iChat is dead—long live Messages. With Thursday's announcement of Mac OS X Mountain Lion comes the news that iChat is being upgraded and renamed to Messages, with support for the iMessage chat system introduced with iOS 5.
If you can't wait until Mountain Lion arrives this summer to finally use iMessage with your Mac, relax—you don't have to. On Thursday, Apple will also release a beta version of Messages for Lion users. (The final version will be available this summer when Mountain Lion ships.)
I've spent the past few days using Messages and Mountain Lion. Here's a first look, keeping in mind that Mountain Lion won't be released for months, so features are in flux and could change.
It uses iMessage
The feature that transmogrifies iChat into Messages is support for Apple's iMessage chat system. Apple says that in the few months since iOS 5 arrived, there have already been 100 million registered iMessage users and more than 26 billion iMessages have been sent.
When Apple introduced iMessage, people focused on how it's similar to the SMS text-messaging system on phones. And yes, it's cool that iPhone users can send text and multimedia files over the Internet without any of the per-message charges that wireless carriers levy for texts. But that misses the bigger picture: By using the Internet instead of the cellular system, devices that aren't phones can join the party. iOS 5 gave the iPad and the iPod touch iMessage capabilities too, and now it's the Mac's turn.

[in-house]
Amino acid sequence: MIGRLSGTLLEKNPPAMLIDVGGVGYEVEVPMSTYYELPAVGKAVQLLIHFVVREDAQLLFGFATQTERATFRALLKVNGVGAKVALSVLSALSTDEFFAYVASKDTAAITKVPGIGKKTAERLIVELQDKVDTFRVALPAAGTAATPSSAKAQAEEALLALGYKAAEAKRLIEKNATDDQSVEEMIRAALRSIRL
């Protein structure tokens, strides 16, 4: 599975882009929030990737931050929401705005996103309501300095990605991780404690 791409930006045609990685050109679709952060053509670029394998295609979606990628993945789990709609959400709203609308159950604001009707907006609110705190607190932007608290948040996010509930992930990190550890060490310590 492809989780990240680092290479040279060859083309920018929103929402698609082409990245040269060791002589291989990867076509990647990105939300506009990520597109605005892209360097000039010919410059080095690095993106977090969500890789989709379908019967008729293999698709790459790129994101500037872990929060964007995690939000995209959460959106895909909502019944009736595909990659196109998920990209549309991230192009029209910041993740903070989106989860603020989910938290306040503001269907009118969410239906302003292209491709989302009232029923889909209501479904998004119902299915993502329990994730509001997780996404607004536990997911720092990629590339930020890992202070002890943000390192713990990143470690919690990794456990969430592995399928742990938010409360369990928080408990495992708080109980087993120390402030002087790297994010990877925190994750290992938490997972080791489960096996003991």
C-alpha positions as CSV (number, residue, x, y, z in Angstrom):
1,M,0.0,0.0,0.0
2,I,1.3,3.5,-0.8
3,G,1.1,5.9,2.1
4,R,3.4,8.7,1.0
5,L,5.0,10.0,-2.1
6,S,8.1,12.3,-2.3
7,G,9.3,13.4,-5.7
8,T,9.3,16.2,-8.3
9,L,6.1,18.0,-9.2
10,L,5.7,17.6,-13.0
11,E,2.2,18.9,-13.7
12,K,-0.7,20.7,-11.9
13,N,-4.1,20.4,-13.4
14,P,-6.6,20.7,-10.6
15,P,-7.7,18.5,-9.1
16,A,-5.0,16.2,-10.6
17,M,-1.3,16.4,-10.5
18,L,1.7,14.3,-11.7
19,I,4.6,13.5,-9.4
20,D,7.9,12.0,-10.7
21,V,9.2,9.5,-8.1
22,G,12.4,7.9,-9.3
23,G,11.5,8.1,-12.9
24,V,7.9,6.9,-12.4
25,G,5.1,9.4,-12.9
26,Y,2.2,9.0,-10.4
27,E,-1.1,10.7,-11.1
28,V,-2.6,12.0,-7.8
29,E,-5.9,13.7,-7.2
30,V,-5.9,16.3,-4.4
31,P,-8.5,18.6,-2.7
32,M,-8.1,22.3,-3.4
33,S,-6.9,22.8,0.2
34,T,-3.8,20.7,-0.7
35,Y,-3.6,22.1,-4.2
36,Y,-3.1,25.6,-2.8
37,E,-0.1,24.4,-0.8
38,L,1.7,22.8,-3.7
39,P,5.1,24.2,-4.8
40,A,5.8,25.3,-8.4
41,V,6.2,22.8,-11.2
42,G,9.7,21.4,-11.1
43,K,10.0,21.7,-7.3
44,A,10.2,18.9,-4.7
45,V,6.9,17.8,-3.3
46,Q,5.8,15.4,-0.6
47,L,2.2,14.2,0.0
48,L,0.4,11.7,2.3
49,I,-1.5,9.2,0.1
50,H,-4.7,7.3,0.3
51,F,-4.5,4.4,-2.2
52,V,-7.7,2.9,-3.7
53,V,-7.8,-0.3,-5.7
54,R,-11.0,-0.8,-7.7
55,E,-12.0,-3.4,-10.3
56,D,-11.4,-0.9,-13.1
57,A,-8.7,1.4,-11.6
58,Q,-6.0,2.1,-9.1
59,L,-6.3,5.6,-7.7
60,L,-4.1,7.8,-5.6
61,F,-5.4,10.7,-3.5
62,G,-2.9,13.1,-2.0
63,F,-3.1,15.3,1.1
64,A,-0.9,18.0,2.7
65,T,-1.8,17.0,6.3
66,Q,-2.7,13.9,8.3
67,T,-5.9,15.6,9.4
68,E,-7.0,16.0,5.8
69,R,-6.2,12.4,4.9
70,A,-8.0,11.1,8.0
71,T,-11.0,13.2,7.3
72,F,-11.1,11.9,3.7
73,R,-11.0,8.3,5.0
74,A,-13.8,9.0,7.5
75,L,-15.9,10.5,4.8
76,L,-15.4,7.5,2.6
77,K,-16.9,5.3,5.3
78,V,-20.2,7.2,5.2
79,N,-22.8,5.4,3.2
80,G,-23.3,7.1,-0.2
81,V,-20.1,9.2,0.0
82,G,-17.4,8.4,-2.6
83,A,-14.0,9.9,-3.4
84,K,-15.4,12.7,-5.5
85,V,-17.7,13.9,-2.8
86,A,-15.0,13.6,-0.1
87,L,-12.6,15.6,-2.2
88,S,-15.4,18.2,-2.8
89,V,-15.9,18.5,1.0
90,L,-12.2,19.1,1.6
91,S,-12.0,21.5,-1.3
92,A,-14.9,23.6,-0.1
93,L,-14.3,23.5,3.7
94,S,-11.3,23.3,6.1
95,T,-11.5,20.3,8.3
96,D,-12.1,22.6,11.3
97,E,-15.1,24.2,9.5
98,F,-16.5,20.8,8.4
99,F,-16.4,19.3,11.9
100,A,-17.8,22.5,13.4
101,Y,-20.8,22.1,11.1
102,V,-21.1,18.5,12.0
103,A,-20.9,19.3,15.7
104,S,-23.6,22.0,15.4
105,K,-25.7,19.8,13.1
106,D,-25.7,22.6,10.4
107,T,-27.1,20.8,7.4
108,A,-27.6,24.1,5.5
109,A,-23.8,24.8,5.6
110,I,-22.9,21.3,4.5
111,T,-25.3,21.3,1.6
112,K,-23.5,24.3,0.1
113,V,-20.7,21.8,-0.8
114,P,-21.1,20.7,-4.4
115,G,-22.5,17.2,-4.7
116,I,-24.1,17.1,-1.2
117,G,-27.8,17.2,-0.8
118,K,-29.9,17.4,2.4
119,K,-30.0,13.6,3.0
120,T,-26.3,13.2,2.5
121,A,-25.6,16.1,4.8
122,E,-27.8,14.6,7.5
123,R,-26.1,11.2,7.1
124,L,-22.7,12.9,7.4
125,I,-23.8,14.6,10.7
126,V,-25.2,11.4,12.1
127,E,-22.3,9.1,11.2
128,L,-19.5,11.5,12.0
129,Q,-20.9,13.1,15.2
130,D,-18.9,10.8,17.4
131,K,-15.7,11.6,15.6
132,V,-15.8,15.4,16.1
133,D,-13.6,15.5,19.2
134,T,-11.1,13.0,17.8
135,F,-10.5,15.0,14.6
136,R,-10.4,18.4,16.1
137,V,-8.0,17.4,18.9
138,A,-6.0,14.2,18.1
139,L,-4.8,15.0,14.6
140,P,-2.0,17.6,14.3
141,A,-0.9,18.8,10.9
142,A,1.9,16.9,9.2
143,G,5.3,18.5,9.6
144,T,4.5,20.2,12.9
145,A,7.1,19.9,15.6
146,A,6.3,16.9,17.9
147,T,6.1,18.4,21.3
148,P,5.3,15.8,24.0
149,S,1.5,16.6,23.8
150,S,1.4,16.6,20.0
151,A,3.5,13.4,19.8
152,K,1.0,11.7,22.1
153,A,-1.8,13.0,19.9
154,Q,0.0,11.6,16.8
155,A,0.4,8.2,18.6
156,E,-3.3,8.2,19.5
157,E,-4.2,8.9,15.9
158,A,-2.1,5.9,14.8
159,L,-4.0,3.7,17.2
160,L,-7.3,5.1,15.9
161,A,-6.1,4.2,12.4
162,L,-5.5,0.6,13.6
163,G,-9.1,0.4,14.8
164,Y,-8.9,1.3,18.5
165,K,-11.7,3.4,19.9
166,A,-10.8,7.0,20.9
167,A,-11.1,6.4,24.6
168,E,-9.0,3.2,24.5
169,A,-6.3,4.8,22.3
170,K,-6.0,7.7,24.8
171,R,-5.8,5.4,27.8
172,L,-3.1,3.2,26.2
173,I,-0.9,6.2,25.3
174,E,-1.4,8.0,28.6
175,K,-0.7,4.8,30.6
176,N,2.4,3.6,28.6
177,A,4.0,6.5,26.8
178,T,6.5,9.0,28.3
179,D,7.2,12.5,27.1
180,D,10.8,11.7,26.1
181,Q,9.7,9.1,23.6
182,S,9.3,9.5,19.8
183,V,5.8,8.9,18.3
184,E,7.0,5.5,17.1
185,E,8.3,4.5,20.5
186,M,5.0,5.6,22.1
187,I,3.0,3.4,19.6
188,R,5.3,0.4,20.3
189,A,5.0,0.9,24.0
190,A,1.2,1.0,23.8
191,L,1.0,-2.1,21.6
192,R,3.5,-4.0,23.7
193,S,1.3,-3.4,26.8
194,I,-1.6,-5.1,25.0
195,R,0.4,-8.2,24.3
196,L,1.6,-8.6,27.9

iMessage supports some nice extra features such as the ability to (optionally) send information about whether you've received and read a message, and when you're in the process of sending a reply. To send a message to someone using iMessage, you need to know their Apple ID (which is usually based on their email address and may also be their iCloud username). Using the iMessage system, you can send text, pictures, and other attachments. If you need to talk with more than one friend, there's even support for multi-person chats. It's all encrypted, and it works no matter if you're on an iPhone, iPad, iPod touch, or a Mac. And if you're logged into iMessage on multiple devices, your conversations will go with you—you can start a chat on a Mac and end up on an iPad, with your entire conversation available for reference.